The review of generating plant requirements in May 1938, led to a decision to dismantle and sell off the two remaining gas engines rated at 700 kilowatts and to place orders for two 6Q Fullagar Diesel generating sets together with auxiliary plant. One of these was to be commissioned by the winter of 1939/40 and the other a year later. In order to implement this decision, it was necessary to build an extension to the power station to accommodate the two sets.
The first of these generators was delivered on time, but the second was delayed due to the priority given to munitions work for the national defence programme. The manufacturer promised delivery for the spring of 1941, however events in the form of a world war overtook this, and the British Government requisitioned the generator for the munitions programme; it was not until 1949 that this second generator was finally installed. With the introduction of the English Electric generating plant there was improved reliability, and a considerable reduction in the cost of production. The annual table of Working Costs of Diesel Generating Stations published by the Diesel Engineers Users Association, showed Guernsey Electricity in sixth place in the 1937/38 table, and in second place the following year.
The de-commissioning of the last two gas generating sets in 1938, brought to an end the period during which electricity was generated from coal. From this point until the end of the century all units were generated from oil and this, coupled with a substantial increase in the number of units sold, significantly raised the quantity of oil used. As a result it was possible to negotiate better discounts on fuel purchases. The negotiating position of the Board had already been strengthened in 1935 when extra oil storage tanks were built. This enabled the supplier, the Shell Mex-BP Company, to bring in larger ships with cargoes of oil fuel up to 750 tons. At the request of the suppliers oil was also made available to the brewery, Sark Motor Ships, and the Shell BP depot in Guernsey. The total annual consumption of fuel oil was by this time 2,000 tons. The contract for the supply of oil fuel expired in 1938. This provided the opportunity to invite quotations from a number of suppliers, again Shell BP put forward the best price, 37/8d per gallon. This price was dropped to 33/8d in mid 1939, but the time during which advantage could be taken of it was limited as, on the outbreak of hostilities between Great Britain and Germany, the contract price was abandoned and the price varied with each cargo.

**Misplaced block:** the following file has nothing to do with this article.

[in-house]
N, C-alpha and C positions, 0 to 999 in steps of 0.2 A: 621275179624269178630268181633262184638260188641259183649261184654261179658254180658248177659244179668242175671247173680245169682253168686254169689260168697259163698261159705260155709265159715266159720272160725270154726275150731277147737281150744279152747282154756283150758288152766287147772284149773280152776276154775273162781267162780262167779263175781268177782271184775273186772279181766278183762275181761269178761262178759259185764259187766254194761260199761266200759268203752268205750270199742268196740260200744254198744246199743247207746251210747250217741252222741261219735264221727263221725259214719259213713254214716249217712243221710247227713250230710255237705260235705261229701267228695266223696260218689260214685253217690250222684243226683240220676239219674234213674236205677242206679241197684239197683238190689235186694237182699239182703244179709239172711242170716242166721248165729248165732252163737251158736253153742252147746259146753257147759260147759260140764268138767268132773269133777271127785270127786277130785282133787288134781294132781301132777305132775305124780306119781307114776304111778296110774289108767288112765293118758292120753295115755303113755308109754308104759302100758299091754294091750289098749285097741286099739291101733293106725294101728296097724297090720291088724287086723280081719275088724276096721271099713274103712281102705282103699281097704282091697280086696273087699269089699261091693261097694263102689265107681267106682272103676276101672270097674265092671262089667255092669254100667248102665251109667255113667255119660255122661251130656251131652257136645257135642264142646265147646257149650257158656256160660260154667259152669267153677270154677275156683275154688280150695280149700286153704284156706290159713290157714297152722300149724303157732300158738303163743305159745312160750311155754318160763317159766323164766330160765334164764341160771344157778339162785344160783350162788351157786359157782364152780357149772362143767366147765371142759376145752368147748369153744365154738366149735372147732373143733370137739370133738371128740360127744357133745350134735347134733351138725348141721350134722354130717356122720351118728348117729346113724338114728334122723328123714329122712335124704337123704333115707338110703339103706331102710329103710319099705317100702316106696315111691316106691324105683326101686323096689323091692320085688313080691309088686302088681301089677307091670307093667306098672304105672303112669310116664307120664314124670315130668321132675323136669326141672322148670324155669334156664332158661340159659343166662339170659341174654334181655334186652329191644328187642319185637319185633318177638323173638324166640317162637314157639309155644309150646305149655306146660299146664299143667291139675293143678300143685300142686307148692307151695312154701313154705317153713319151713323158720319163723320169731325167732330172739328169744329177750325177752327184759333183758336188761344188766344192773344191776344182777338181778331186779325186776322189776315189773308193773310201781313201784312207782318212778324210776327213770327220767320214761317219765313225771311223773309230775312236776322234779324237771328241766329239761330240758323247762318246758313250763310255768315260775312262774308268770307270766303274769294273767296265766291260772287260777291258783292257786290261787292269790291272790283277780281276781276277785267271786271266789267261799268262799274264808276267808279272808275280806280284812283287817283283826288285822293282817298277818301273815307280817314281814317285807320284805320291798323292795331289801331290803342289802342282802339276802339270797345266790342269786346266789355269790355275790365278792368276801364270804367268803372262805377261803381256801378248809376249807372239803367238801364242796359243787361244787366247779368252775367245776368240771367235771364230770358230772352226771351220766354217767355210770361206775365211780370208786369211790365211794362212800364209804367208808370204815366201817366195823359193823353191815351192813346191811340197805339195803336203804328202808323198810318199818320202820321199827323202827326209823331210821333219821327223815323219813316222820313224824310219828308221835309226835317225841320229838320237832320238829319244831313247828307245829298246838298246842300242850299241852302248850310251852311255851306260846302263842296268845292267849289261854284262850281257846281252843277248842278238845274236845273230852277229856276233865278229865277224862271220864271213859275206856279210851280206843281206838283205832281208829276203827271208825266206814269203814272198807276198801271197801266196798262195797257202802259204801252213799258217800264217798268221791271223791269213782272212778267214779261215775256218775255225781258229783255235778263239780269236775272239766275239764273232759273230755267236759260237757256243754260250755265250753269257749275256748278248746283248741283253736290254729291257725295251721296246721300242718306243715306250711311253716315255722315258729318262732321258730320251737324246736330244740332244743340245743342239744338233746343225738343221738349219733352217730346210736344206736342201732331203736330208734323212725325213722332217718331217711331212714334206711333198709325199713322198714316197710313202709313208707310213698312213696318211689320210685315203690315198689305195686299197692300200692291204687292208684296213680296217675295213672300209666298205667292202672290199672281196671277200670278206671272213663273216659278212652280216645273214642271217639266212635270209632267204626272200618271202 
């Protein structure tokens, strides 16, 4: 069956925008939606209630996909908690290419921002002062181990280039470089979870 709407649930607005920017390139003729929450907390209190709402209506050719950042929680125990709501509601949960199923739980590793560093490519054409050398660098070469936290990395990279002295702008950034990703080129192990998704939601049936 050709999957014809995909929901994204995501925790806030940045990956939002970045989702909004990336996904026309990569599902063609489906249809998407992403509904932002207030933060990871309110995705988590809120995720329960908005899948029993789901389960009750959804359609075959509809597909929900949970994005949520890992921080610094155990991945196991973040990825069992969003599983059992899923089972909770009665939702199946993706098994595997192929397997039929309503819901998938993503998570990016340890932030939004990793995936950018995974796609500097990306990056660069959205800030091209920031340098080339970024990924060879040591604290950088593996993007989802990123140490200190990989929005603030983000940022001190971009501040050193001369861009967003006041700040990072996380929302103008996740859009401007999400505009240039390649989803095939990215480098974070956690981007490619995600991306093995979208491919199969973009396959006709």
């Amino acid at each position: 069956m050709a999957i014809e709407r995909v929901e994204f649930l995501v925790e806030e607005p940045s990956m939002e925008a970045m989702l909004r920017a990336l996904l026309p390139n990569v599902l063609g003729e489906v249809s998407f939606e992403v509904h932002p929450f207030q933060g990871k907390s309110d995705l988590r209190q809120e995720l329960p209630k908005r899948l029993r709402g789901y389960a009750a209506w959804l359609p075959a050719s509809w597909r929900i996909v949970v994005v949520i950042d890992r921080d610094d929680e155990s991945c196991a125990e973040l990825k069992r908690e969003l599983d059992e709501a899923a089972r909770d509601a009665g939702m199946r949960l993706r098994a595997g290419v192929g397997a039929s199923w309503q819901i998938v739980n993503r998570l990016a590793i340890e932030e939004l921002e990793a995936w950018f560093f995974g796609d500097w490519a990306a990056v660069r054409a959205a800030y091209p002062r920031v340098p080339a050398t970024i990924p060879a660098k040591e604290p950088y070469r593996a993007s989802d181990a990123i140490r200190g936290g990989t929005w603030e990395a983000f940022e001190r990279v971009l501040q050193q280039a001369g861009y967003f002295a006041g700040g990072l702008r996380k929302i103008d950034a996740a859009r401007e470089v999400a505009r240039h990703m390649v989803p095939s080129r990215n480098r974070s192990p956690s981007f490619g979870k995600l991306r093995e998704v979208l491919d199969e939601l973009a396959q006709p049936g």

In 1938 a complaint was received that oil was leaking into St Sampson's harbour from the 4" pipeline, that connected the discharge point on the North quay to the storage tanks. Investigations revealed that the work of laying the Vale deep drainage out-fall, and other road works, had disturbed the soil causing the joints to leak. These leaks had been repaired to the extent that, provided the ship purged the pipeline of oil, by pumping air through it after each discharge, there would be no oil remaining in the pipe. On one occasion a ship, new to this route, did not carry out the correct procedure which resulted in the escape of the oil left in the pipe.
The number of consumers nearly doubled to 5,774 during the first six years that the States' owned the undertaking. The units generated each year improved even more, rising from 3.3 to 6.9 million. This expansion was accompanied by an increase in the activities of the commercial department. To take full advantage of the expenditure on mains extensions and services the marketing of appliances became more aggressive. Agency agreements were entered into with appliance manufacturers, who arranged cooking demonstrations and equipped domestic science classrooms at various schools on the island with electrical appliances.